As business systems professionals, you should always aspire to provide efficient and robust solutions to teams across your company.
While a world in which you could say “yes” to everything and prioritize every request that comes your way equally would make that an easy task, the reality is more likely one in which you are performing a balancing act between available resources and competing needs.
This, understandably, can create tension between IT and the business stakeholders requesting support.
This balancing act does not need to result in a contentious relationship between IT and the rest of the company, though. Justin Norris, Senior Director of Solutions Architecture at Perkuto, joined us at Biz Systems Magic 2021 to reconceptualize the relationship between IT and the company at large, providing a 5-pillar plan to ensure a more fertile and rewarding cross-team partnership.
Two inadequate models
Norris began by laying out two common IT/business dynamics that can lead to contention.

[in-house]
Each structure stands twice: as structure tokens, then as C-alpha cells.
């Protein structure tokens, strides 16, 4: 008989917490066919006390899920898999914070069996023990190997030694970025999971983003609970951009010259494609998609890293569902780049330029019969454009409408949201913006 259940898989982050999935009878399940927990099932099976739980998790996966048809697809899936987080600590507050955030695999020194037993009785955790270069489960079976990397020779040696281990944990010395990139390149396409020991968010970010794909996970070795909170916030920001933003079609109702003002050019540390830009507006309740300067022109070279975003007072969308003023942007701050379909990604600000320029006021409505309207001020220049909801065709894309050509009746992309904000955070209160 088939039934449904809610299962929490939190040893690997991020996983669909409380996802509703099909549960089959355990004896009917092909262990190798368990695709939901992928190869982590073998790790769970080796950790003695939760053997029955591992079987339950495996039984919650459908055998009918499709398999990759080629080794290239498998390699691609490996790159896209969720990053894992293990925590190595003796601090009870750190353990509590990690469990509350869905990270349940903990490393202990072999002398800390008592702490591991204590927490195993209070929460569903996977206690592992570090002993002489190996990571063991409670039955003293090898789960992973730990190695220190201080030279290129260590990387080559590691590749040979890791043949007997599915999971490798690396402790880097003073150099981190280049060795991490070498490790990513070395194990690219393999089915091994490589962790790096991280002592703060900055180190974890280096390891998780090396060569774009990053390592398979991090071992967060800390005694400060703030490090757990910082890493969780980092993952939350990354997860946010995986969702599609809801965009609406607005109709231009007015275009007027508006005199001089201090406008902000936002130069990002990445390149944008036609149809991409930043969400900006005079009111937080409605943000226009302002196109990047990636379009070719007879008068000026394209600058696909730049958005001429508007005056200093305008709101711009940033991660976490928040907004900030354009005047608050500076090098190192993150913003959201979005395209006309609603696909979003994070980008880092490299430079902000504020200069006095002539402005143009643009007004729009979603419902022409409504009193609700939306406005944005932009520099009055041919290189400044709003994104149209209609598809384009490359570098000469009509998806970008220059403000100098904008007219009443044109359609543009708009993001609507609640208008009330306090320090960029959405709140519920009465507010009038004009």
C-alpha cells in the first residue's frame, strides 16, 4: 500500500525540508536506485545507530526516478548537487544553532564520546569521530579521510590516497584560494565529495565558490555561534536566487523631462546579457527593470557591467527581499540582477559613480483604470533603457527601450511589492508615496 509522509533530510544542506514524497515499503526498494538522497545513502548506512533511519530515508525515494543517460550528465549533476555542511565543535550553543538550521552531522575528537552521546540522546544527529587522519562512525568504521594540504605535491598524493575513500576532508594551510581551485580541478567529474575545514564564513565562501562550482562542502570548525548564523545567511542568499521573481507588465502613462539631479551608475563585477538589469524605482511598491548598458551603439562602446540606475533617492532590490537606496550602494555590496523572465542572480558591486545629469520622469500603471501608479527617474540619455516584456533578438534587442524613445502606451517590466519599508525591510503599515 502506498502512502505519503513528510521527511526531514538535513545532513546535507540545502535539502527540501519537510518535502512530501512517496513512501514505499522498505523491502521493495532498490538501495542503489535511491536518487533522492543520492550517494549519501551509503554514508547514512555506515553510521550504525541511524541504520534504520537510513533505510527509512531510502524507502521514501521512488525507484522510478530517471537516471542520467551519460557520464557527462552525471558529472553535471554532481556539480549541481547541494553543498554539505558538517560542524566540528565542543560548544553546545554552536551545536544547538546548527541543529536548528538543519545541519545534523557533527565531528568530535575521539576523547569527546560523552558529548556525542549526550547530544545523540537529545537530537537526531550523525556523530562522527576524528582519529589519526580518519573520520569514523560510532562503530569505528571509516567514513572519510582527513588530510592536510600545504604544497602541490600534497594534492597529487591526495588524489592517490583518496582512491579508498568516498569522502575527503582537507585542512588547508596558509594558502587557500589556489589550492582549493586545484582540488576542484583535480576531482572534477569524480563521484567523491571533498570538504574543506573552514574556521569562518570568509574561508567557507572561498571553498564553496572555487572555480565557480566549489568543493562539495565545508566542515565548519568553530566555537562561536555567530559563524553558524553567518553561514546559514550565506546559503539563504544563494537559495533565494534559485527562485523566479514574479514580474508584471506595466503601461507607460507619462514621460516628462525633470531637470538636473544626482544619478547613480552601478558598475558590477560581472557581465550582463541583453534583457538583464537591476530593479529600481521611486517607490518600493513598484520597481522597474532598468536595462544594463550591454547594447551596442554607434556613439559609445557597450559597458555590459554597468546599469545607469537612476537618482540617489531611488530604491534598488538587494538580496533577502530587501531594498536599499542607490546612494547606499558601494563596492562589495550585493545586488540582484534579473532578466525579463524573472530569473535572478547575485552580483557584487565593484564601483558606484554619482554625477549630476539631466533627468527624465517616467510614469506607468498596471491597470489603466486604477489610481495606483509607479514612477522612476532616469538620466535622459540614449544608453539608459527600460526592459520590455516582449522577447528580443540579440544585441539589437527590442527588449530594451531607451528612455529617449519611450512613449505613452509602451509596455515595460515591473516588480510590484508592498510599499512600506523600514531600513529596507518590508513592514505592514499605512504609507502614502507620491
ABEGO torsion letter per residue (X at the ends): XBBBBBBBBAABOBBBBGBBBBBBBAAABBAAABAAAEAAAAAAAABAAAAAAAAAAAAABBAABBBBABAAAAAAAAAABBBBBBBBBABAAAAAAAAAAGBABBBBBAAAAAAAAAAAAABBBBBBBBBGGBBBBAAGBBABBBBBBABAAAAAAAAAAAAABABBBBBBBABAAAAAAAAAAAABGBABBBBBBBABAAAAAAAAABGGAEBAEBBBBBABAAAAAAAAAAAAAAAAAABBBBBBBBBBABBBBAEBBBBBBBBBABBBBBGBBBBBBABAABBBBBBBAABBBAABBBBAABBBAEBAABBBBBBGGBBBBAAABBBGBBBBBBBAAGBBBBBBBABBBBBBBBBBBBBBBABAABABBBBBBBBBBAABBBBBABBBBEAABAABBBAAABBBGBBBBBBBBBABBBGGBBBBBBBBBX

The first positions IT and business systems (BizSys) teams as “order-takers” and business stakeholders as “clients,” where departments call the shots and BizSys teams execute. In this dynamic, BizSys teams have little agency, and client needs are met on a first come, first served basis, or are dealt with based on whichever team executive is exerting the most pressure.
This system positions BizSys as a weak business partner that cannot adequately ideate and innovate solutions, but only respond to short-term demands—as Norris put it, “giving people what they ask for is not always the same as giving them what is best.” As a result of this short-term focus, no one department is incentivized to invest in long-term improvements, governance, and process, and BizSys teams are consistently overwhelmed which leads to issues with hiring and retention.
An inverse dynamic, however, can arise when BizSys teams are seen as gatekeepers. Norris calls this a “fortress mentality,” and it manifests in response to constant scarcity of resources and overwhelming volume of requests.
In this dynamic, BizSys teams adopt exceedingly rigid governance and bureaucratic processes in order to slow down and even avoid work, which can lead to projects stalling out. The drawback here is that business opportunities are often left on the table uncompleted, leading to low satisfaction and retention among the teams that BizSys serves. This can lead the “client” to circumvent the company’s central support staff with consultants and shadow IT, eventually leading to BizSys being perceived as irrelevant.